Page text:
Step 1: Make a forward pass through the network as follows: For each activity i beginning at the Start node, compute: Earliest Start Time, ESi = the maximum of the earliest finish times of all activities immediately preceding activity i. (This is 0 for an activity with no predecessors.) Earliest Finish Time, EFi = (Earliest Start Time) + (Time to complete activity i ). The project completion time is the maximum of the Earliest Finish Times all the activities that end at the Finish node.

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**Example: Frank’s Fine Floats**

Earliest Start and Finish Times B 3 6 D 6 9 3 3 G 12 18 6 F 6 9 3 A 0 3 Start Finish 3 E 5 12 7 C 3 5 H 5 7 2 2 H ES EF 2 LS LF

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**Latest Start and Finish Times**

Step 2: Make a backwards pass through the network as follows: Move sequentially backwards from the Finish node to the Start node. For each activity, i, compute: Latest Finish Time, LFi = the minimum of the latest start times of all the successor activity/ies of node i. (For node last node/s, this is the project completion time or the largest earliest finish times of the nodes that end at the Finish node.) Latest Start Time, LSi = (Latest Finish Time) - (Time to complete activity i ).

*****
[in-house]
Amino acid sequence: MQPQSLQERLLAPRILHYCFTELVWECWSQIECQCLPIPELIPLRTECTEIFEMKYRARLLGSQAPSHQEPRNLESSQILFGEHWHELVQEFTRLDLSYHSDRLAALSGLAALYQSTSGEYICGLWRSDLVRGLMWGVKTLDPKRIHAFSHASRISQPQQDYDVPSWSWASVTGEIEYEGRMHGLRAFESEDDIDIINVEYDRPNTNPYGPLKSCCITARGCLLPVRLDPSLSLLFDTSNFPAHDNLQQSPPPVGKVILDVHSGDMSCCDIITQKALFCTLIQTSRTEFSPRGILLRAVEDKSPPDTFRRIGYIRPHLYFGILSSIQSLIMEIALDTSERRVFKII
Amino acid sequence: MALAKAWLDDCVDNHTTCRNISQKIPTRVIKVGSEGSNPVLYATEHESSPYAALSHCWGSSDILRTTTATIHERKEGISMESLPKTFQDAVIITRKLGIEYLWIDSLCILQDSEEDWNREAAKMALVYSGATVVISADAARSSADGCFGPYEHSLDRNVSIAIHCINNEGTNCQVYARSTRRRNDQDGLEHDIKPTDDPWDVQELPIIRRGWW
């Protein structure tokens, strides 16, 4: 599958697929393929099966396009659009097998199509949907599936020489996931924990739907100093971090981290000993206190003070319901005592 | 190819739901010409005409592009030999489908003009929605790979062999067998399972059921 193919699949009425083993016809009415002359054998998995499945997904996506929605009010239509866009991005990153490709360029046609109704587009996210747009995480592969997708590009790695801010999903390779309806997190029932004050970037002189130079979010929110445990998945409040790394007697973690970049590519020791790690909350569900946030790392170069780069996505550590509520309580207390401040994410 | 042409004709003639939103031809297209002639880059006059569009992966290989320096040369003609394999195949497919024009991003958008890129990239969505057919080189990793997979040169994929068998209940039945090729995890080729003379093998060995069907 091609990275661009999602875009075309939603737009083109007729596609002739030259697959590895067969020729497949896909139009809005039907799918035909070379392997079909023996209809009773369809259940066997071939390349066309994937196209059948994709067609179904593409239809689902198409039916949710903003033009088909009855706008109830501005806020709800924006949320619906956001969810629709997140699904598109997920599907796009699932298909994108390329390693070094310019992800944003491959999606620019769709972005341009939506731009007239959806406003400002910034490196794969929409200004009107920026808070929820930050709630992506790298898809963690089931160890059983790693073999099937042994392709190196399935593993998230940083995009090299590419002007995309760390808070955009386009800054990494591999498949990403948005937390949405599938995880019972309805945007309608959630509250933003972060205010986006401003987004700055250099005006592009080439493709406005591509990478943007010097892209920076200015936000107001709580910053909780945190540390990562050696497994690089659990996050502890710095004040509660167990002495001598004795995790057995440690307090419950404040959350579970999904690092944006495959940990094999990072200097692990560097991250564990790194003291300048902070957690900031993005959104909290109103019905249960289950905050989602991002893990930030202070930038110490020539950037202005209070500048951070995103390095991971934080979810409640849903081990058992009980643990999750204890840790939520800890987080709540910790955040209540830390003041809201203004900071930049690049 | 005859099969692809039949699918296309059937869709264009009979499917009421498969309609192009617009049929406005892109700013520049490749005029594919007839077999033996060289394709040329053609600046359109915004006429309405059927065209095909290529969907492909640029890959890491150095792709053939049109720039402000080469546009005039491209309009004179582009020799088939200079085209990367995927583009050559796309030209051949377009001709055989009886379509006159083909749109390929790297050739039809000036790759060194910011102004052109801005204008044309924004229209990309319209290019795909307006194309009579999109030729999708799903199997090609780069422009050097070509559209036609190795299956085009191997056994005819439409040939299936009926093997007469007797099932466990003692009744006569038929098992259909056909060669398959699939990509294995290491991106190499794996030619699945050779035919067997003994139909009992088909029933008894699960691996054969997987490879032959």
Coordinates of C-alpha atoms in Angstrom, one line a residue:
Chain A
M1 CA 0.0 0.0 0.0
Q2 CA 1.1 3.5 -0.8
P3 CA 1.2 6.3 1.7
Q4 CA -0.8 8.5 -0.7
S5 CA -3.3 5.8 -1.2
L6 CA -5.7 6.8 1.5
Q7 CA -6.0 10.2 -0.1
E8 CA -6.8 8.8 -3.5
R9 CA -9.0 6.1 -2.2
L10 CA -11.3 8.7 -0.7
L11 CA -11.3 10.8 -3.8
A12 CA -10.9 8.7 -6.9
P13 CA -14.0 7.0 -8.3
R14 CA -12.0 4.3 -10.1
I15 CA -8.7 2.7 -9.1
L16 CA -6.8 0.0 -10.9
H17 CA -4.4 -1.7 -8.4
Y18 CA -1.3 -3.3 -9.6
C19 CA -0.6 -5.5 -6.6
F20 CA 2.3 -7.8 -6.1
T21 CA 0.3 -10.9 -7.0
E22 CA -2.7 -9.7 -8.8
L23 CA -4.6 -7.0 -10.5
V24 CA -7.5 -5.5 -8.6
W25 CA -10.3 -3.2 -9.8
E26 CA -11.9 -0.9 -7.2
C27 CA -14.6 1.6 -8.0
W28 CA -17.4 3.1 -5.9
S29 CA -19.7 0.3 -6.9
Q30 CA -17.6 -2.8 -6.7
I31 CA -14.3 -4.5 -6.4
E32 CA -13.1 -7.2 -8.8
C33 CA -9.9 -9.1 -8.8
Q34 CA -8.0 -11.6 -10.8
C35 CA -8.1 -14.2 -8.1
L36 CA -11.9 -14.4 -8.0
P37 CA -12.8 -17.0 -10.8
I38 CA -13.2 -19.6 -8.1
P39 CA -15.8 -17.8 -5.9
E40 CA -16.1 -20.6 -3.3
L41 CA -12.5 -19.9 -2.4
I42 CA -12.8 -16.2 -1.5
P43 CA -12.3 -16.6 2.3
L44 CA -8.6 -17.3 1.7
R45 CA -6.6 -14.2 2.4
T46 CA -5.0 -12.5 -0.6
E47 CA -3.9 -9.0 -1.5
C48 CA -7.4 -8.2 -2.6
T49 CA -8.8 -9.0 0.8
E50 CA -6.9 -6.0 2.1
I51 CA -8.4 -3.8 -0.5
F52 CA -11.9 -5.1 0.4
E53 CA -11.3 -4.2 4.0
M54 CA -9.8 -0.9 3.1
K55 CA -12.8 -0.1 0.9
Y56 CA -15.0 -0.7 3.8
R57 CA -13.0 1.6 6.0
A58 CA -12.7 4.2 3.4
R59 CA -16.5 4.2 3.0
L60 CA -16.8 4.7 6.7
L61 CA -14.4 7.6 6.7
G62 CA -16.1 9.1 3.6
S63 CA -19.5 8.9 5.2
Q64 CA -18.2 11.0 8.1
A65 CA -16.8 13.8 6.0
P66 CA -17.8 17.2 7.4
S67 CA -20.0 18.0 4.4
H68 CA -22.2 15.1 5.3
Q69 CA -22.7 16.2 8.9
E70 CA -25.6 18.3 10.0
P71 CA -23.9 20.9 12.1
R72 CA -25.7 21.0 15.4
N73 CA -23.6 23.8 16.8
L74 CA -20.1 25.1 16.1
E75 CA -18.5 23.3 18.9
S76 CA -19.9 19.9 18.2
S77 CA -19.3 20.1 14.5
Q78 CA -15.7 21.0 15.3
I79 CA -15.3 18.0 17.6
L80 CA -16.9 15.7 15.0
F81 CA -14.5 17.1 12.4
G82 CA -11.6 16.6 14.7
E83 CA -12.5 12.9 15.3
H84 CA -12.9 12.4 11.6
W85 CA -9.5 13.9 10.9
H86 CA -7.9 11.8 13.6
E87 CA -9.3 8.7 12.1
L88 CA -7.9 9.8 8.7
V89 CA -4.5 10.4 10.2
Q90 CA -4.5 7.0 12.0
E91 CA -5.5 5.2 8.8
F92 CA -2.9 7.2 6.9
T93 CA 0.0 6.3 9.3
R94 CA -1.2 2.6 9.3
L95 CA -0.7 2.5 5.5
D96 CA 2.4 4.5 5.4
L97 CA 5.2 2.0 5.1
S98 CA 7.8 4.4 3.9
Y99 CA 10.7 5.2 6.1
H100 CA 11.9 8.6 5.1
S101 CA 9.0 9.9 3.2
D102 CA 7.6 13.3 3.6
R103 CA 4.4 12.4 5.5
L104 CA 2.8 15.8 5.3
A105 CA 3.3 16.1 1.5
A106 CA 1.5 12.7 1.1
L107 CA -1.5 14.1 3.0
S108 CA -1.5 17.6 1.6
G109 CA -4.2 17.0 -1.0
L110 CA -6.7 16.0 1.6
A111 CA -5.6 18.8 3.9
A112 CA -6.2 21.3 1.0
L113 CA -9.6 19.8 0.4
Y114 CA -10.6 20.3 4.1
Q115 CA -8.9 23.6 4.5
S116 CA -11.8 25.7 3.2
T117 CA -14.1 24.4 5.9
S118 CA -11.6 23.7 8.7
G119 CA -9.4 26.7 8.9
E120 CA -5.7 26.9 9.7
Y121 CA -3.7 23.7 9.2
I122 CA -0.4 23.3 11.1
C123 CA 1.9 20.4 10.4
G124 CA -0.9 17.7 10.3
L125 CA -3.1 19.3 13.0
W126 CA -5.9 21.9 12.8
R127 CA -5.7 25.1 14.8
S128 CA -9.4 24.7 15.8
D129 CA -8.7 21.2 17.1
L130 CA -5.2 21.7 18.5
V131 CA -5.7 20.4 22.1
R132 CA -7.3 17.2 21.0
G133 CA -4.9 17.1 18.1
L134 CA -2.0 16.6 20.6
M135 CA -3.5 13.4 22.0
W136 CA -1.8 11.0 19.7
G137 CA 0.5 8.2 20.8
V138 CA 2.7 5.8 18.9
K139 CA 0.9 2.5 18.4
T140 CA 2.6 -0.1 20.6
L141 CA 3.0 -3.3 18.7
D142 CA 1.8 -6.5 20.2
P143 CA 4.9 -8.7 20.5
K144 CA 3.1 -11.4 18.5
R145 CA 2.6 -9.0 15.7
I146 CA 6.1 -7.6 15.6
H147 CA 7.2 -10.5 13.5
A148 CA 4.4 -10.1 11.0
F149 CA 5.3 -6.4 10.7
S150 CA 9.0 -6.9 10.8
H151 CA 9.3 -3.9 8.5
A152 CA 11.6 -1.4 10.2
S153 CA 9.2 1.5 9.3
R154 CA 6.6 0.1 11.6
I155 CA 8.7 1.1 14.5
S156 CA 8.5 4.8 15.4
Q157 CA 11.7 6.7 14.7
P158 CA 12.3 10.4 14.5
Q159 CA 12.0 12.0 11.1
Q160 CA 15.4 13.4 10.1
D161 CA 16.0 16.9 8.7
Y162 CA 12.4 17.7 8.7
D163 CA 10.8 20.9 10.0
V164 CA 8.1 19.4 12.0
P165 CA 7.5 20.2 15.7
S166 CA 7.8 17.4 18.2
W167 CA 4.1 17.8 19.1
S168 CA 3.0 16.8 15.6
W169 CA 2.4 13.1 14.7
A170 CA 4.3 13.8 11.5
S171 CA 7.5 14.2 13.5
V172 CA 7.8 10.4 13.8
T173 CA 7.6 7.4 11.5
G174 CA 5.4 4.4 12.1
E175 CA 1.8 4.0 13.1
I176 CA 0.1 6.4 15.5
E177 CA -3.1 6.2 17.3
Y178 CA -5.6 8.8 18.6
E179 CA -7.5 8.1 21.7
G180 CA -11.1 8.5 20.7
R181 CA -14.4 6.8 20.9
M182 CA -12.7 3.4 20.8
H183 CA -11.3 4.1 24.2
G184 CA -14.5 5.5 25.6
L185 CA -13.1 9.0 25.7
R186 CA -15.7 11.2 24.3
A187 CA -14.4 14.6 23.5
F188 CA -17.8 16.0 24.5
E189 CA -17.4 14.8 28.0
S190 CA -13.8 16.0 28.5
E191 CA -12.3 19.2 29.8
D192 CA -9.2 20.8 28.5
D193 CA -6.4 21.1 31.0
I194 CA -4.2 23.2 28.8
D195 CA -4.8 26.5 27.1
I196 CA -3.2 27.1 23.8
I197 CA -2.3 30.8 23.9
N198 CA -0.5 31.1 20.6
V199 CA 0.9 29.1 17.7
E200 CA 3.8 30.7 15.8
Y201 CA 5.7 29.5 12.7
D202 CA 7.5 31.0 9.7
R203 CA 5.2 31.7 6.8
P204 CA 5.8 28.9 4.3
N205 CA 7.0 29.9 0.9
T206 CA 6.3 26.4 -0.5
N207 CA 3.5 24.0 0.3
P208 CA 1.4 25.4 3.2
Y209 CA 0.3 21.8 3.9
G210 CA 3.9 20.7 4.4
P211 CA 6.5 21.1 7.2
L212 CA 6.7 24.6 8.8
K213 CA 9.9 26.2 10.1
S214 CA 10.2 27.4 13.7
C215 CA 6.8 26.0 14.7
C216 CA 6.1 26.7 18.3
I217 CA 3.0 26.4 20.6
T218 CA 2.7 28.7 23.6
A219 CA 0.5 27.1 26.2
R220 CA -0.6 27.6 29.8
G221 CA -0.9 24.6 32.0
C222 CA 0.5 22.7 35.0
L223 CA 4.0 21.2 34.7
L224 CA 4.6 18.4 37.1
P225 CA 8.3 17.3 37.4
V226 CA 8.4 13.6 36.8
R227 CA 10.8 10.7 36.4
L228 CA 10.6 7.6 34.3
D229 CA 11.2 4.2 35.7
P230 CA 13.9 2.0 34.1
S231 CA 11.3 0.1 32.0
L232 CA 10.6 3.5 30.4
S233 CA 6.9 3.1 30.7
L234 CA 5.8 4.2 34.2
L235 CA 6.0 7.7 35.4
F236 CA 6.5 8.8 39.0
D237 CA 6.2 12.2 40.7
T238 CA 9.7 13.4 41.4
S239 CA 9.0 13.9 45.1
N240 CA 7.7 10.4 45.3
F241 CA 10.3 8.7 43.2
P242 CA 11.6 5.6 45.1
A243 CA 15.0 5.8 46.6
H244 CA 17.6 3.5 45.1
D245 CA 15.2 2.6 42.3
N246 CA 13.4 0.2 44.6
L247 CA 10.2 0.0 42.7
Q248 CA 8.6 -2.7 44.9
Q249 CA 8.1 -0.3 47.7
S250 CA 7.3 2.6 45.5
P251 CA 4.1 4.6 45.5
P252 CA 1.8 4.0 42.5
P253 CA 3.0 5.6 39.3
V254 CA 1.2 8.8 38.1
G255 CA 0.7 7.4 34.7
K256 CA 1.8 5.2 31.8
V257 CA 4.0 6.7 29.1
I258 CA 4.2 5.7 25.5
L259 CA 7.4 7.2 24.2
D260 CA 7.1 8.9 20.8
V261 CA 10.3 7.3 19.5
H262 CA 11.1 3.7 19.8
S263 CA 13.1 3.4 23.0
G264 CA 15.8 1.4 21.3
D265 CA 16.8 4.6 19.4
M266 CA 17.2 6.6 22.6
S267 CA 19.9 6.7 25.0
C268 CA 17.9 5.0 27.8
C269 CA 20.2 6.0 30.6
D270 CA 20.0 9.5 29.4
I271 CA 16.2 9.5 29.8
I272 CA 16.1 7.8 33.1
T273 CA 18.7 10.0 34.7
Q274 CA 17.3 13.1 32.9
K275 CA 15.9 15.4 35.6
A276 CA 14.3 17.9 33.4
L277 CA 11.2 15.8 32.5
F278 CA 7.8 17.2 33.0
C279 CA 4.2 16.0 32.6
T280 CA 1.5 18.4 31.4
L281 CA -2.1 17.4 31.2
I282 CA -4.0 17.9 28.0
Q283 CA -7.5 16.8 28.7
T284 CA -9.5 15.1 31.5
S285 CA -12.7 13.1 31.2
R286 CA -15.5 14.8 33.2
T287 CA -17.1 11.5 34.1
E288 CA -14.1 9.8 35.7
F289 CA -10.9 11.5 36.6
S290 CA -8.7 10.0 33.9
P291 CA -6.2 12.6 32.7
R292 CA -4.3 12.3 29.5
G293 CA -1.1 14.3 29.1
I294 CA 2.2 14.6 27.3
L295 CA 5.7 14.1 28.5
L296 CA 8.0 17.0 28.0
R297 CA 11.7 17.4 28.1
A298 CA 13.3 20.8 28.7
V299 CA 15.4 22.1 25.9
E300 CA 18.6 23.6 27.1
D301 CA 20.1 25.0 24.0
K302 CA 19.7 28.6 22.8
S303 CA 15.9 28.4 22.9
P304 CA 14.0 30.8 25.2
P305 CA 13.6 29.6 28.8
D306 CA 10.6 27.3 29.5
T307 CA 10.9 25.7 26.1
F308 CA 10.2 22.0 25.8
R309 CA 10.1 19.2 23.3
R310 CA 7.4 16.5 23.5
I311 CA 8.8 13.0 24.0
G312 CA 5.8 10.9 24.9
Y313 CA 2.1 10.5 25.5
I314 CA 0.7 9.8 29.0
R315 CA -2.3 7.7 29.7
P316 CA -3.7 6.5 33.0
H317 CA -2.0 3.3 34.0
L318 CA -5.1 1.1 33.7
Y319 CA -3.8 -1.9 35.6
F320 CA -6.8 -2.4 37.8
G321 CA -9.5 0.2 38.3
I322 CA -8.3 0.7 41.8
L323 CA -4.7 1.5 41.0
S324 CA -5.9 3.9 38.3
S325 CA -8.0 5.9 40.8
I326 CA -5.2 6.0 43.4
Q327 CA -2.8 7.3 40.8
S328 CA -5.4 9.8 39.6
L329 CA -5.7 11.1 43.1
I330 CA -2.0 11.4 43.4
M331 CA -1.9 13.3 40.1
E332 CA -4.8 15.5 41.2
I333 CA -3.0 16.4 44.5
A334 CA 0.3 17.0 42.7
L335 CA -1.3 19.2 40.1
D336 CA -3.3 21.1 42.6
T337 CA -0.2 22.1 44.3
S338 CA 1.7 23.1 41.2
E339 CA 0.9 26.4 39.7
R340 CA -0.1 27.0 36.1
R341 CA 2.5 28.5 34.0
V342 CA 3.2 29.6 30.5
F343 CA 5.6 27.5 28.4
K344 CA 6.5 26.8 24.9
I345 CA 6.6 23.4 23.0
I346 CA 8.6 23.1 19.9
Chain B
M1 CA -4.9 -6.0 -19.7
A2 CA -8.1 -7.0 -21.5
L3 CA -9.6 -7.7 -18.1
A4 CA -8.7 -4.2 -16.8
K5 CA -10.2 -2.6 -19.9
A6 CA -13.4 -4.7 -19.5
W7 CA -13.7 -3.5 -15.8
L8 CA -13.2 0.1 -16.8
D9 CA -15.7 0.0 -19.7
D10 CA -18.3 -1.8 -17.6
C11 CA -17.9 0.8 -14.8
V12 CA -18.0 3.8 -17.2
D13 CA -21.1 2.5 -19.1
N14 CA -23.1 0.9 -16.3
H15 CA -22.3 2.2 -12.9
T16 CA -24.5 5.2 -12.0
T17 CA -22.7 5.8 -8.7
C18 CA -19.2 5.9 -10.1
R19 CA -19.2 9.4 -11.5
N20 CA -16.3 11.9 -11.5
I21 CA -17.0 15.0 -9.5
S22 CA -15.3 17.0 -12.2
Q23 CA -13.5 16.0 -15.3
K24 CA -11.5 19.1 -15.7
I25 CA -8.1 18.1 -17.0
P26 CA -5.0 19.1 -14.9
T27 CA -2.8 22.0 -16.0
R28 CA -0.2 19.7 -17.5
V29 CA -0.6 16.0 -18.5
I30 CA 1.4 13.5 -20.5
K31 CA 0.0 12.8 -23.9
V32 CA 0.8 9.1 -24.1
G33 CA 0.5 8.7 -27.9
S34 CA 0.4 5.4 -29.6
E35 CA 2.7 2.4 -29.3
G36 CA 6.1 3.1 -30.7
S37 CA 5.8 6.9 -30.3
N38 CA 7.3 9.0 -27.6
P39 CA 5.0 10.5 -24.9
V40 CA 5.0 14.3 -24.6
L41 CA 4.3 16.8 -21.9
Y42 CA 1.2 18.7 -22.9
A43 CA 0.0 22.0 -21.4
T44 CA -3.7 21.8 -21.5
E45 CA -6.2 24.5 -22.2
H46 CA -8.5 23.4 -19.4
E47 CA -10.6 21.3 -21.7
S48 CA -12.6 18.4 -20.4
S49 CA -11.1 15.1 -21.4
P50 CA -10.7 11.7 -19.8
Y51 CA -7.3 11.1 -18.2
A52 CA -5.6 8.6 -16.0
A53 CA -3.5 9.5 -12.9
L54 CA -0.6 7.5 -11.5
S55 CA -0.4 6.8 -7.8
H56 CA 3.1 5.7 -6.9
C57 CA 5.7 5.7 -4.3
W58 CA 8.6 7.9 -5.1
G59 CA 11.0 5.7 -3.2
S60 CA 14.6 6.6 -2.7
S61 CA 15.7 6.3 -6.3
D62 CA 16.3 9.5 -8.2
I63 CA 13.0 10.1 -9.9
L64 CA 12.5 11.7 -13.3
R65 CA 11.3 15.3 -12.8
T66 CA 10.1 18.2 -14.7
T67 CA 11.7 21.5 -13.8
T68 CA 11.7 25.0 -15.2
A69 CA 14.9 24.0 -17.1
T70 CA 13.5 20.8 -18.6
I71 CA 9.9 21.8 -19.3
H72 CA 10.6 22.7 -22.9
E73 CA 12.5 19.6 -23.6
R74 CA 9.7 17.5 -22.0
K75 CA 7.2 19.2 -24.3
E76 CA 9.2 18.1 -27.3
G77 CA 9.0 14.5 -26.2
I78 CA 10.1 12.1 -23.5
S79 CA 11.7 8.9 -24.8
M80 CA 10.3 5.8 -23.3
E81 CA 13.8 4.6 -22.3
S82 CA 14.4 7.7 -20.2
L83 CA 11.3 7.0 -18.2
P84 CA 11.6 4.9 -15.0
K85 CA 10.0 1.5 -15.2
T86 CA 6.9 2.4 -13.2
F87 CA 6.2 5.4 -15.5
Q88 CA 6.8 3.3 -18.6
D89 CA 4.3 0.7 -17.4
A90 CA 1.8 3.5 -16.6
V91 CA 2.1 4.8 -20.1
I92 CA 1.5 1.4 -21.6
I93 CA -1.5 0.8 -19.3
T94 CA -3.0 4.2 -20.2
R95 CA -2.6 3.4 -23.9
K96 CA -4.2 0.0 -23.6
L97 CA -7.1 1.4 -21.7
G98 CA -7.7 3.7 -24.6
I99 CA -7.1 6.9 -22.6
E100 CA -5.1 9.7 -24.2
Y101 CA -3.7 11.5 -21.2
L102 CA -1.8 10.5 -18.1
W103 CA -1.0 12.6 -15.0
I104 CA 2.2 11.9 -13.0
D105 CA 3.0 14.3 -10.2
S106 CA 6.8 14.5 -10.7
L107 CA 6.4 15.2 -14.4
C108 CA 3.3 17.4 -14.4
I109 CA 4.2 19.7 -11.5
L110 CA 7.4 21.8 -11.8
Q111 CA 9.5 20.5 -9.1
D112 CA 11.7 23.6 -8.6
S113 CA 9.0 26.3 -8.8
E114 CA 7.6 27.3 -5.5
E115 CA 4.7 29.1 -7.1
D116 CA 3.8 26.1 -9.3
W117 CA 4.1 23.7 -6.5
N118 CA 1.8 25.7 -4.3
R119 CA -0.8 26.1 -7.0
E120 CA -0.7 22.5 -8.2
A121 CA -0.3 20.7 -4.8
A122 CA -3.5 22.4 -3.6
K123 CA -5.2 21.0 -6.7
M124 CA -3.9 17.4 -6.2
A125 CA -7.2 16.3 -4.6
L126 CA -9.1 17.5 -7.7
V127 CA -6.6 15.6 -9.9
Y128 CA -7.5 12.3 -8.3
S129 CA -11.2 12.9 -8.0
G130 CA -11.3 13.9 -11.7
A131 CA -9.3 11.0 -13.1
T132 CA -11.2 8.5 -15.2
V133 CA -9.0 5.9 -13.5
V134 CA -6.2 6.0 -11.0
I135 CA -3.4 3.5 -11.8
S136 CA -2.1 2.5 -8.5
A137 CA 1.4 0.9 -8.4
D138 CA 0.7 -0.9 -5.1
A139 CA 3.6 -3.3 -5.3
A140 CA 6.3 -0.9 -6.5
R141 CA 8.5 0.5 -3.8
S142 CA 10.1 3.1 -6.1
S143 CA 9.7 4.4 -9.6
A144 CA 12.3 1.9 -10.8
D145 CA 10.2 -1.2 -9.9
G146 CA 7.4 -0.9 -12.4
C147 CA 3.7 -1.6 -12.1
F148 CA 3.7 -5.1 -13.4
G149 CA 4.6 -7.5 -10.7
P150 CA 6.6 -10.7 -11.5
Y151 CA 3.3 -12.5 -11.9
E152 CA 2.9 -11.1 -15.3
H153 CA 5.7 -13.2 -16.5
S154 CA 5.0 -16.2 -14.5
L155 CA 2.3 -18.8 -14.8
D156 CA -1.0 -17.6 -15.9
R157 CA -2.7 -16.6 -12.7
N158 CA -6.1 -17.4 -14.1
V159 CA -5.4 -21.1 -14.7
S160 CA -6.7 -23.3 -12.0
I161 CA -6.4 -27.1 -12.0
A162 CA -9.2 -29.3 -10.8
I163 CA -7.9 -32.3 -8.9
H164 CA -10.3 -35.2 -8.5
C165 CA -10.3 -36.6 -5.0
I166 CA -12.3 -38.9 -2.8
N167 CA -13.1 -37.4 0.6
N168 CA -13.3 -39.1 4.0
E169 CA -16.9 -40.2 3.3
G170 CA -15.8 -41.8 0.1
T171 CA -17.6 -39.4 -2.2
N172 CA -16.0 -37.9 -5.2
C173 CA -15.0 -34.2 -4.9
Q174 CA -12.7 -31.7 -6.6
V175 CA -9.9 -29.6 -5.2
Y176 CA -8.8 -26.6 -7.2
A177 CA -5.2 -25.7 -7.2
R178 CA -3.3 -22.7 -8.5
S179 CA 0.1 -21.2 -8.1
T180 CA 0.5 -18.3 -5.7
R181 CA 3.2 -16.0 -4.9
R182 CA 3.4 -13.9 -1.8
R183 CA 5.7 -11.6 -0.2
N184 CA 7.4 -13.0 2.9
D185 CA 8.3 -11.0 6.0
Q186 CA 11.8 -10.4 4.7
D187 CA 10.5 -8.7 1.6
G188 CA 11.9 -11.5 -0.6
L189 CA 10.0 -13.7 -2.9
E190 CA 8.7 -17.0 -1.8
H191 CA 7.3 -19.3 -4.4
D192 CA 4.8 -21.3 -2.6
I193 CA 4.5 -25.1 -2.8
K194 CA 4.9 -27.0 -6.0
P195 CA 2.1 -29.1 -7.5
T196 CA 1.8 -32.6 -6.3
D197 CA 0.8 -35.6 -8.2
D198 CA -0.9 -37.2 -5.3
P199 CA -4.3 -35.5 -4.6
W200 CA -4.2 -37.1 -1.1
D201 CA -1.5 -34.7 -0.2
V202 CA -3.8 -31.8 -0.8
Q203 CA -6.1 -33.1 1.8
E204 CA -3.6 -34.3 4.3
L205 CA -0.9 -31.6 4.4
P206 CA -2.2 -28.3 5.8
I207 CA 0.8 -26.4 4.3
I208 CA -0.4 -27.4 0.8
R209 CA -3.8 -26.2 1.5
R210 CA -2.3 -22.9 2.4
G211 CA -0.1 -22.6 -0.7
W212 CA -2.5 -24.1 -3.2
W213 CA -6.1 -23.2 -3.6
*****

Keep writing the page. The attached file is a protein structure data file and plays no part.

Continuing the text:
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**Example: Frank’s Fine Floats**

Latest Start and Finish Times B 3 6 D 6 9 3 6 9 3 9 12 G 12 18 6 12 18 F 6 9 3 15 18 A 0 3 Start Finish 3 0 3 E 5 12 7 5 12 C 3 5 H 5 7 2 3 5 2 16 18 H ES EF 2 LS LF

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**Determining the Critical Path**

Step 3: Calculate the slack time for each activity by: Slack = (Latest Start) - (Earliest Start), or = (Latest Finish) - (Earliest Finish). B 3 6 D 6 9 3 6 9 3 9 12 G 12 18 6 12 18 F 6 9 3 15 18 A 0 3 Start Finish 3 0 3 E 5 12 7 5 12 C 3 5 H 5 7 2 3 5 2 16 18

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**Example: Frank’s Fine Floats**

Activity Schedule including the Slack Time Activity ES EF LS LF Slack A (critical) B C (critical) D E (critical) F G (critical) H

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**Example: Frank’s Fine Floats**

A critical path is a path of activities, from the Start node to the Finish node, with 0 slack times. B 3 6 D 6 9 3 6 9 3 9 12 G 12 18 6 12 18 F 6 9 3 15 18 A 0 3 Start Finish 3 0 3 E 5 12 7 5 12 C 3 5 H 5 7 2 3 5 2 16 18 Critical Path: A – C – E – G Project Completion Time: days

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**PERT/CPM Critical Path Procedure**

Step 1. Develop a list of the activities of the project. Step 2. Determine the immediate predecessor(s) for each activity in the project. Step 3. Estimate the completion time for each activity. Step 4. Draw a project network depicting the activities and immediate predecessors listed in steps 1 and 2. Step 5. Determine the earliest start and the earliest finish time for each activity by making a forward pass through the network. Step 6. Use backward pass through the network to identify the latest start and latest finish time for each activity.

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**PERT/CPM Critical Path Procedure**